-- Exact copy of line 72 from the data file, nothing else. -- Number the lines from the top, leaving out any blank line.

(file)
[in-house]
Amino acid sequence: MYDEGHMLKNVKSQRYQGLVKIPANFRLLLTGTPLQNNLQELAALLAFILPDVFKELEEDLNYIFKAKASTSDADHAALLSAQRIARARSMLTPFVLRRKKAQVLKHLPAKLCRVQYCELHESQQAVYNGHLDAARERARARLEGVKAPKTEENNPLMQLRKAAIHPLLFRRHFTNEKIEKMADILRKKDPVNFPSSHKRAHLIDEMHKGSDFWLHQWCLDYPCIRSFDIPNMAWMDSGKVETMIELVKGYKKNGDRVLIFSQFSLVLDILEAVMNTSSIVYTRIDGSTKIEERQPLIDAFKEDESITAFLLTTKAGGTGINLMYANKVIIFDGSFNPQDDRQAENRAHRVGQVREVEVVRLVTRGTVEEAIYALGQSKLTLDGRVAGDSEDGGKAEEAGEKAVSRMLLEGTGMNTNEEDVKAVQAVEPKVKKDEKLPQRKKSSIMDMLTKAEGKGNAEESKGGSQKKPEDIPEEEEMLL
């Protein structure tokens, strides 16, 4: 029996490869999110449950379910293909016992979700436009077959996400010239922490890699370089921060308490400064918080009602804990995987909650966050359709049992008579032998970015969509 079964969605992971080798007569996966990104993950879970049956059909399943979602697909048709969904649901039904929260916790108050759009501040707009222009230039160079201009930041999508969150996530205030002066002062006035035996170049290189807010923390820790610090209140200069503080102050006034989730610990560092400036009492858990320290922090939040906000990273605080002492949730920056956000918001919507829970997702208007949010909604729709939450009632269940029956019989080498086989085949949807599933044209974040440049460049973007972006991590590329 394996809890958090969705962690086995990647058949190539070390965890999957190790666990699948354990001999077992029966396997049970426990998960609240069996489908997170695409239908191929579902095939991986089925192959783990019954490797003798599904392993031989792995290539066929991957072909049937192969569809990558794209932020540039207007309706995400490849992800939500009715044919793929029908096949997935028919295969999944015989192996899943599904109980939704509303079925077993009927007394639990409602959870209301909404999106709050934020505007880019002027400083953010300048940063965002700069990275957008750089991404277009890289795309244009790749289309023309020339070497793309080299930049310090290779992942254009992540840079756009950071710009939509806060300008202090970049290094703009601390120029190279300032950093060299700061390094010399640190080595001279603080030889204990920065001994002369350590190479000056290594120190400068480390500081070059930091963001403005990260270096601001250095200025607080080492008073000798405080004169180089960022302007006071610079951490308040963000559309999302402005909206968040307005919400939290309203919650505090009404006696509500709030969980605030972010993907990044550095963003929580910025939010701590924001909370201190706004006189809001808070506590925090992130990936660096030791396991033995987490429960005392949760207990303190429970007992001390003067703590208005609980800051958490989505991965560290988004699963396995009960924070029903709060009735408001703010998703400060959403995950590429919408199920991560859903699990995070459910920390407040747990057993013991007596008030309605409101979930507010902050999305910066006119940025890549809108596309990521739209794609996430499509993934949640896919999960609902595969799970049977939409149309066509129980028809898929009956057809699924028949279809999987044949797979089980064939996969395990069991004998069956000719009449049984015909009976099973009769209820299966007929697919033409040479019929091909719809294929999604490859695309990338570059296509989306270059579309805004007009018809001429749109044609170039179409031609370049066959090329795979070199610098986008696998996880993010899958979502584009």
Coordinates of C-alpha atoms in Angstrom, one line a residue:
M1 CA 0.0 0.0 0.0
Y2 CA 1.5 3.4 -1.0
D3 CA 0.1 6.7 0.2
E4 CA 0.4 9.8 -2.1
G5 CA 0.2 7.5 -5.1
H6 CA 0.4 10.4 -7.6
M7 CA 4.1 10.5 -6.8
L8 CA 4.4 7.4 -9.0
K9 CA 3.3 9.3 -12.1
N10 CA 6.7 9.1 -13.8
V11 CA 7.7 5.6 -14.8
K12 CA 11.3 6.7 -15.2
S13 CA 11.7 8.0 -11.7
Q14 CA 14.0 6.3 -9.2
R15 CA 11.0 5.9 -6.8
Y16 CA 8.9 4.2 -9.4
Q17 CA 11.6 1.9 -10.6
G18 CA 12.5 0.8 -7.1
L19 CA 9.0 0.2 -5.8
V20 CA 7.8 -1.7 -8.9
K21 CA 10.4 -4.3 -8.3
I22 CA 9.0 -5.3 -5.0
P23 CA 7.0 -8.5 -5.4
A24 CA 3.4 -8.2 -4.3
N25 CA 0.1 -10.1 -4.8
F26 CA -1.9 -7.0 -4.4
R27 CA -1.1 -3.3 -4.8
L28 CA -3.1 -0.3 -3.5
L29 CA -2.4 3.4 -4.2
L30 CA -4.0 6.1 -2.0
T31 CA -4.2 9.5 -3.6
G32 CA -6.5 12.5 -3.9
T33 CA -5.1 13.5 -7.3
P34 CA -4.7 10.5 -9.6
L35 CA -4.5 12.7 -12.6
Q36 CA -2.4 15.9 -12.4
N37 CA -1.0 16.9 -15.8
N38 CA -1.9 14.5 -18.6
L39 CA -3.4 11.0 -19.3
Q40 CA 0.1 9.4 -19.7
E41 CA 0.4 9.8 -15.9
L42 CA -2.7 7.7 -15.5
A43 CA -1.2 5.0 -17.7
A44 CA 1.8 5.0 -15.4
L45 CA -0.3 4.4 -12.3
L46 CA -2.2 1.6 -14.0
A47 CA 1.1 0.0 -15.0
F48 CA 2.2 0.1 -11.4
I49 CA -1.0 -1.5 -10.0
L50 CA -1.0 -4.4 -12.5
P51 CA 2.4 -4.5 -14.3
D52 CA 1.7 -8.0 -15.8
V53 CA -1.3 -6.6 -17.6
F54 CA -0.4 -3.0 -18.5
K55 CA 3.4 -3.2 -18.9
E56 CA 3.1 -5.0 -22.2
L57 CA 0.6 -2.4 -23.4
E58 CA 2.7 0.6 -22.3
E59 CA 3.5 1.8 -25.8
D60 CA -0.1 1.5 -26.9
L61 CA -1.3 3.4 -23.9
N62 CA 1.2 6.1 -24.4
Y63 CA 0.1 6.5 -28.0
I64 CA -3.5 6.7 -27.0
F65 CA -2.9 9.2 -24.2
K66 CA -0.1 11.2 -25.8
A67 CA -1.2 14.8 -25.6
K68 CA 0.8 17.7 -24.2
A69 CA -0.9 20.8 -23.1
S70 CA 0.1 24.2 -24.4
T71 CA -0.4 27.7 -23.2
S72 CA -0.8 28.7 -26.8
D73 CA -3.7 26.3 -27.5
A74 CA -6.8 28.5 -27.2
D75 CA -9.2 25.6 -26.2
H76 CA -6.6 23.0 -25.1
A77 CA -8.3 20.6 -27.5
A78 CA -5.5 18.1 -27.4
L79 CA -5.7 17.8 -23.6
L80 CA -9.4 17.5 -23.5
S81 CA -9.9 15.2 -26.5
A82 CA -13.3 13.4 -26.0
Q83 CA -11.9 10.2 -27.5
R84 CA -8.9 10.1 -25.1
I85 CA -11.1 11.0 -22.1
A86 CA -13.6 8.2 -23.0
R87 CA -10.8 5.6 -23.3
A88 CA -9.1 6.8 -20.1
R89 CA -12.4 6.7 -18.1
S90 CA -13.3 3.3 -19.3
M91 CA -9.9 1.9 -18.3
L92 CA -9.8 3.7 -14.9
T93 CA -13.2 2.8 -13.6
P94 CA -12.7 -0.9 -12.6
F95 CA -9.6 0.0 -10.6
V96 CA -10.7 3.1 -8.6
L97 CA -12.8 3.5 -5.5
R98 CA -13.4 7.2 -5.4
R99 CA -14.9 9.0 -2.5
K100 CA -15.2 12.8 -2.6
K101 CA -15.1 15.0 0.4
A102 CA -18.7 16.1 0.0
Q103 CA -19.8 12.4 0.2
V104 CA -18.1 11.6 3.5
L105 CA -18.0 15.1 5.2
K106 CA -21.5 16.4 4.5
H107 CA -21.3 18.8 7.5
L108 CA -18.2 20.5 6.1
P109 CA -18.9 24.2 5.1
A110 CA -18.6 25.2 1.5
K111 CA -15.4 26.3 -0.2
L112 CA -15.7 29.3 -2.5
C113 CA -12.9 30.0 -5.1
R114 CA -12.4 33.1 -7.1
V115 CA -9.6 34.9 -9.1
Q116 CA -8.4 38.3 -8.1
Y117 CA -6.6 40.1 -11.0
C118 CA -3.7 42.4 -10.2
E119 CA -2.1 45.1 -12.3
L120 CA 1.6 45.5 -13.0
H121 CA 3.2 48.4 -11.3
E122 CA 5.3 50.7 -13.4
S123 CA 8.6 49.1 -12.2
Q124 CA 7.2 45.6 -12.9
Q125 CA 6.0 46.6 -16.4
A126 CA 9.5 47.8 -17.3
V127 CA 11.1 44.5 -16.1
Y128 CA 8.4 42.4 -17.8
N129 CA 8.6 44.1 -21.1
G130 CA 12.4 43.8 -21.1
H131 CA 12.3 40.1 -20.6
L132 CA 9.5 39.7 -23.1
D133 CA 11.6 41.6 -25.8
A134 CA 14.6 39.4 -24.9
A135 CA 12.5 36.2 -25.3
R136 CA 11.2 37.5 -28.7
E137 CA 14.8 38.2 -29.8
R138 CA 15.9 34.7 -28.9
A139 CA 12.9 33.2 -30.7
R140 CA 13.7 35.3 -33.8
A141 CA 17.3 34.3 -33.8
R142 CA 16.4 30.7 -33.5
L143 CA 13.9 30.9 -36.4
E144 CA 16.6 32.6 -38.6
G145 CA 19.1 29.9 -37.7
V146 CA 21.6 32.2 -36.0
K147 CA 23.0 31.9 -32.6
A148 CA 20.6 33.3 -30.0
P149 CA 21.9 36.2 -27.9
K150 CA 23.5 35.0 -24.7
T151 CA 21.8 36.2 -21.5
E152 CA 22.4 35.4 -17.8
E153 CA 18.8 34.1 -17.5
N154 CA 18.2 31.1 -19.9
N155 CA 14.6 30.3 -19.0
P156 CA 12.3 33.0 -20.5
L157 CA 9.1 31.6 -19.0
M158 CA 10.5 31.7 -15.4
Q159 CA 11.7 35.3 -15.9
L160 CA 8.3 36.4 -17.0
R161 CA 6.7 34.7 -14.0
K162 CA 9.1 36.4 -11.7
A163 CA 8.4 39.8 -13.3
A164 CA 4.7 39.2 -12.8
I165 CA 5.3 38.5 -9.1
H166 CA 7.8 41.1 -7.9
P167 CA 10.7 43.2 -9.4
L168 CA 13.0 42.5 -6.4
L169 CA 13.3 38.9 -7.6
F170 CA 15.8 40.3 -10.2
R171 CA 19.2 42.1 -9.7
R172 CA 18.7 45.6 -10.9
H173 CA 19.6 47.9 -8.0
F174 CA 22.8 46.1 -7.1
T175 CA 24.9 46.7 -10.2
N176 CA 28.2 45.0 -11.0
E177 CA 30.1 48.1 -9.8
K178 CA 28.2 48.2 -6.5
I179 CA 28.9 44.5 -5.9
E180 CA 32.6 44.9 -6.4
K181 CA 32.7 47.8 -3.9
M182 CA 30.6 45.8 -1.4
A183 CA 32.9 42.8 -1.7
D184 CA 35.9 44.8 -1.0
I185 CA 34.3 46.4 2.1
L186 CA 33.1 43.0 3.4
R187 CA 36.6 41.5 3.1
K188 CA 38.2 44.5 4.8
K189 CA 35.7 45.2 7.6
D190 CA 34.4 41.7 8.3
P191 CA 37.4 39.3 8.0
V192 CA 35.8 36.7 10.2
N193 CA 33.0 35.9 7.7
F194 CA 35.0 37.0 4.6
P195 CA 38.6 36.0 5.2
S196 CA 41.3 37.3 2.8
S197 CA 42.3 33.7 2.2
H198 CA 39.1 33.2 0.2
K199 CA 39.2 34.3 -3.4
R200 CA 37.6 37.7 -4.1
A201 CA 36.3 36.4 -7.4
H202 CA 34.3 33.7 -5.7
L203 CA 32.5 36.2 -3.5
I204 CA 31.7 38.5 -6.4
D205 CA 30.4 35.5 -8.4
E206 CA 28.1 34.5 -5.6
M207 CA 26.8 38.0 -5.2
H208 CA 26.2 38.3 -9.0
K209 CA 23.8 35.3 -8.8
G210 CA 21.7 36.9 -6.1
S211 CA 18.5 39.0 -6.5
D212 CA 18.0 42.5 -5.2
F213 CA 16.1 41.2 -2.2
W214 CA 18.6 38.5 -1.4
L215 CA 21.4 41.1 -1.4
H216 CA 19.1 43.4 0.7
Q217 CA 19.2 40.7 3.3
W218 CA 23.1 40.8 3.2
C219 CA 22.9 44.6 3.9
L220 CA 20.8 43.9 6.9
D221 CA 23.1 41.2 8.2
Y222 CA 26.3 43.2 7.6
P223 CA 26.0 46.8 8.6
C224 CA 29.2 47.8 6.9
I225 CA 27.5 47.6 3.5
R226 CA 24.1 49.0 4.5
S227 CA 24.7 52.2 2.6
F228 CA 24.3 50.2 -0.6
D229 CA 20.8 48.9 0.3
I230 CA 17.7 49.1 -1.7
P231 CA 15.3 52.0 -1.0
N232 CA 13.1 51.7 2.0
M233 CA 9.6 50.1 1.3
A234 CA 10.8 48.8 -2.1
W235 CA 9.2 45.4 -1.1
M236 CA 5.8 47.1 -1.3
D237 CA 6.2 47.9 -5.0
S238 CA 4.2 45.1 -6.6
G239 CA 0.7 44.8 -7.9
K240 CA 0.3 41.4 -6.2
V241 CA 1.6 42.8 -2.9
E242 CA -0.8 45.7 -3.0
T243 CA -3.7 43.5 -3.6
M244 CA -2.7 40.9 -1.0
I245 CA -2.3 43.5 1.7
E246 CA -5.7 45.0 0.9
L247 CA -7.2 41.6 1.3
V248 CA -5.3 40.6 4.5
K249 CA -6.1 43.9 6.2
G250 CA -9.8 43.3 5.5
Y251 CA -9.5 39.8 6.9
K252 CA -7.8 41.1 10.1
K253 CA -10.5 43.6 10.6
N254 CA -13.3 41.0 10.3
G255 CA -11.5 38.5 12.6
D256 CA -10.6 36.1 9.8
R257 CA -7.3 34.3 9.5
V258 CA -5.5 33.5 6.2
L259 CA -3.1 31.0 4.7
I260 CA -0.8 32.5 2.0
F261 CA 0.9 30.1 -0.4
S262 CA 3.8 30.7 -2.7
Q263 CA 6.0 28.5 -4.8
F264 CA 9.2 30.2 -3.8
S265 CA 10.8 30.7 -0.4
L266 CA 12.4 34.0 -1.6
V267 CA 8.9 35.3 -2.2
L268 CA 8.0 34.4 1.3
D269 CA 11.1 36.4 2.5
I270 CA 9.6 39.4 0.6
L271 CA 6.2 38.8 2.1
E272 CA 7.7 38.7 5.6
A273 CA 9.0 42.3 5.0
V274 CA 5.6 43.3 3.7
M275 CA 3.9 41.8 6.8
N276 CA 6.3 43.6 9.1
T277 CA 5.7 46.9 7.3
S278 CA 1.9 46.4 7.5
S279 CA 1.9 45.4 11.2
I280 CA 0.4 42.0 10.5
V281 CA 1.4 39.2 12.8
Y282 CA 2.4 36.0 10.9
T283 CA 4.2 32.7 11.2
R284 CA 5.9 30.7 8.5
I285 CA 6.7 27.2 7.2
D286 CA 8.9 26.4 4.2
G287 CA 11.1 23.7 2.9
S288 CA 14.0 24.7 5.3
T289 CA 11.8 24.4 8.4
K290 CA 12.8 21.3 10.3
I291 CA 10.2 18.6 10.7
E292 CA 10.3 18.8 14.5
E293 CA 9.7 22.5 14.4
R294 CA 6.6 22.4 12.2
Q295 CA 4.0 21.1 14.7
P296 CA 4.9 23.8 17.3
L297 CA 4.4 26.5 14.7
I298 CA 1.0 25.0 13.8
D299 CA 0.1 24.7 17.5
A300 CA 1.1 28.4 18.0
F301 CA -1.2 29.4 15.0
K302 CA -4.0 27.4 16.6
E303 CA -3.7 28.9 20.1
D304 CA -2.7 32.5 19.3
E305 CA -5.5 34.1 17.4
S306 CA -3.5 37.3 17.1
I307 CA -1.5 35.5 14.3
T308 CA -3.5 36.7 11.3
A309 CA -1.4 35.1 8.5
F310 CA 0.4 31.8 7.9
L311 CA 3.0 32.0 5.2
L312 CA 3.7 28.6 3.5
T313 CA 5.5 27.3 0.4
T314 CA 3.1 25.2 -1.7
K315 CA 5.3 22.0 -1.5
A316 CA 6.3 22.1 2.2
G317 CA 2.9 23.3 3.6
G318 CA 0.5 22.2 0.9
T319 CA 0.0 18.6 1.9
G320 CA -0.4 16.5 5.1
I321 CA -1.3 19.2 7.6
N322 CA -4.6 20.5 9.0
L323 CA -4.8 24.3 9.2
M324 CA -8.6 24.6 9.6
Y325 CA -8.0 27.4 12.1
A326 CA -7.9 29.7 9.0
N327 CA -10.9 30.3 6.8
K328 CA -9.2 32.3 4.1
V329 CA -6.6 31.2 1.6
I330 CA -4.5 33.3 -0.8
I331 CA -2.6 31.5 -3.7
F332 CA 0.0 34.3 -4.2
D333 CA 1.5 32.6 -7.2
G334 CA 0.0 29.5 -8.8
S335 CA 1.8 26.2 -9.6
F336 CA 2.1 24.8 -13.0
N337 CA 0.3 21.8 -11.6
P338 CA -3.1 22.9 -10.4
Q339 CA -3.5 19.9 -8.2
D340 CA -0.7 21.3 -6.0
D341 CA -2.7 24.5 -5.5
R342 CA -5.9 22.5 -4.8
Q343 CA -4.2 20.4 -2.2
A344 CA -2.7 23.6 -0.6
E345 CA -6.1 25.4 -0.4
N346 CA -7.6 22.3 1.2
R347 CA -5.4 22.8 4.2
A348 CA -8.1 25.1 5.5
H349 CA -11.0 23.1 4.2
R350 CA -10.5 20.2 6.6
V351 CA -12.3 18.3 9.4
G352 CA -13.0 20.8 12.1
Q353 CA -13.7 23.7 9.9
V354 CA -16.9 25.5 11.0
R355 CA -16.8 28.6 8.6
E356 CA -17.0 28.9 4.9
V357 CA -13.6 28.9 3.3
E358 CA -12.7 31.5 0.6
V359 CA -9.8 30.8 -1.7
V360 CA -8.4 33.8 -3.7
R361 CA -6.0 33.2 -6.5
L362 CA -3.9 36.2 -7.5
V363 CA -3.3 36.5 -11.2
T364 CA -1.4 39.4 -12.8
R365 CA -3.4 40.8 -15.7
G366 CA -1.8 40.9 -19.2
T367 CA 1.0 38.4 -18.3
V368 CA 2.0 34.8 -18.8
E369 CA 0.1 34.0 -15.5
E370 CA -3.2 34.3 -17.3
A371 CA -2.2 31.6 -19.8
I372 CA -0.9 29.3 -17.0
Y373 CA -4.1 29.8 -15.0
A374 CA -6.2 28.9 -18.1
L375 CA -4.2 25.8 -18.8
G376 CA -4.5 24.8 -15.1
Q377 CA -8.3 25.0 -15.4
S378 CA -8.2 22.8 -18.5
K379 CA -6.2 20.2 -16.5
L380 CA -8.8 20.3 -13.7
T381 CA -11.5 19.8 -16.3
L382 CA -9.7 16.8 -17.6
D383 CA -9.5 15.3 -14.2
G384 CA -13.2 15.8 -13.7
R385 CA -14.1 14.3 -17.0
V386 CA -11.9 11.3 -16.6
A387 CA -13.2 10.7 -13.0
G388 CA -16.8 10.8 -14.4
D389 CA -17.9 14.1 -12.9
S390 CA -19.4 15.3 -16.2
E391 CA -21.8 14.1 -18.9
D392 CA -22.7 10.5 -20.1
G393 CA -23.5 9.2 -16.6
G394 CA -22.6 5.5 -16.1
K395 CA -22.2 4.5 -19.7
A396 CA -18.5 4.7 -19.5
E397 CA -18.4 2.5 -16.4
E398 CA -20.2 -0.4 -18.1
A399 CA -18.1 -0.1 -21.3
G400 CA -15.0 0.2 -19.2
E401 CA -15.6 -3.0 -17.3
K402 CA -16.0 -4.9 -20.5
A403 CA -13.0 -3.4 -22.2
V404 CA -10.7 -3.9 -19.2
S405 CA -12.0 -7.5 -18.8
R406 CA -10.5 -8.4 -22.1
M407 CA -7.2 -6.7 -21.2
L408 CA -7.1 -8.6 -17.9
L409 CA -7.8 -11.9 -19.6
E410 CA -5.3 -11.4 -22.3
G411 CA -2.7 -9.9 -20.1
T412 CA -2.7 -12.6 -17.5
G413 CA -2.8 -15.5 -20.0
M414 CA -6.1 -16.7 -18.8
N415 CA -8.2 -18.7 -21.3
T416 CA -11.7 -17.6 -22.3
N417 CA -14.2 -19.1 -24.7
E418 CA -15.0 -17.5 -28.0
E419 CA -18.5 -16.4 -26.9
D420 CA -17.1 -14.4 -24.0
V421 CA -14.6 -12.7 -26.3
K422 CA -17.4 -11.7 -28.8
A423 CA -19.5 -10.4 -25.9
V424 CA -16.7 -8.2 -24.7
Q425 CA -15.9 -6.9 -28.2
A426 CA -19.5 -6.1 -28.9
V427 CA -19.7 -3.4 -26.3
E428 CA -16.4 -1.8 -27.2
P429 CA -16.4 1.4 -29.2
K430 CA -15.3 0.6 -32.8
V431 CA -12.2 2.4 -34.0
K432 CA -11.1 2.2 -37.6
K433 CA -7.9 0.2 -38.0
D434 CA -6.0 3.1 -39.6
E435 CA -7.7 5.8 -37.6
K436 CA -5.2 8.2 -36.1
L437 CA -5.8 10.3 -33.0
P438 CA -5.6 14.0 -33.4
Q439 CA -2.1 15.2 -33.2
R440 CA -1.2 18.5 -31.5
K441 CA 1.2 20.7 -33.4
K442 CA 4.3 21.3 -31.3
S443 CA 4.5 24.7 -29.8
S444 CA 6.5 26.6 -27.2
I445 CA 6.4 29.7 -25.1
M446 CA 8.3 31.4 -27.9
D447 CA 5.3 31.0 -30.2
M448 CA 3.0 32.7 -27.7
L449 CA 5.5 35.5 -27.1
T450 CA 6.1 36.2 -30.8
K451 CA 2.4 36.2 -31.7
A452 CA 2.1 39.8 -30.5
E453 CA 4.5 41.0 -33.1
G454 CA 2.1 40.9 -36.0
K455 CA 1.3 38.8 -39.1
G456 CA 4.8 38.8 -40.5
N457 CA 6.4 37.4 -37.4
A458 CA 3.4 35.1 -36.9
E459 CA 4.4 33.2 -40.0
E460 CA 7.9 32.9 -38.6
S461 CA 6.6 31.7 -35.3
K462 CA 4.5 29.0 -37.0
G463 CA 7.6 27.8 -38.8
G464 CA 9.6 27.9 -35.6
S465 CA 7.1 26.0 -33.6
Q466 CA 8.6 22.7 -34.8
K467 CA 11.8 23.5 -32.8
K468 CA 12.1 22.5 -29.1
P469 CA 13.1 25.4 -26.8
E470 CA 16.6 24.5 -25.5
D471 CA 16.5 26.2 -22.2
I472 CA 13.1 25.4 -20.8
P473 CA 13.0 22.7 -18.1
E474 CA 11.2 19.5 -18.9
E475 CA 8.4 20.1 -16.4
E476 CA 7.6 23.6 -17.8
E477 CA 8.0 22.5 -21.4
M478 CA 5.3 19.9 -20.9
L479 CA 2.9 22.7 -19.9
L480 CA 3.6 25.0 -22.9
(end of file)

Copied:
K68 CA 0.8 17.7 -24.2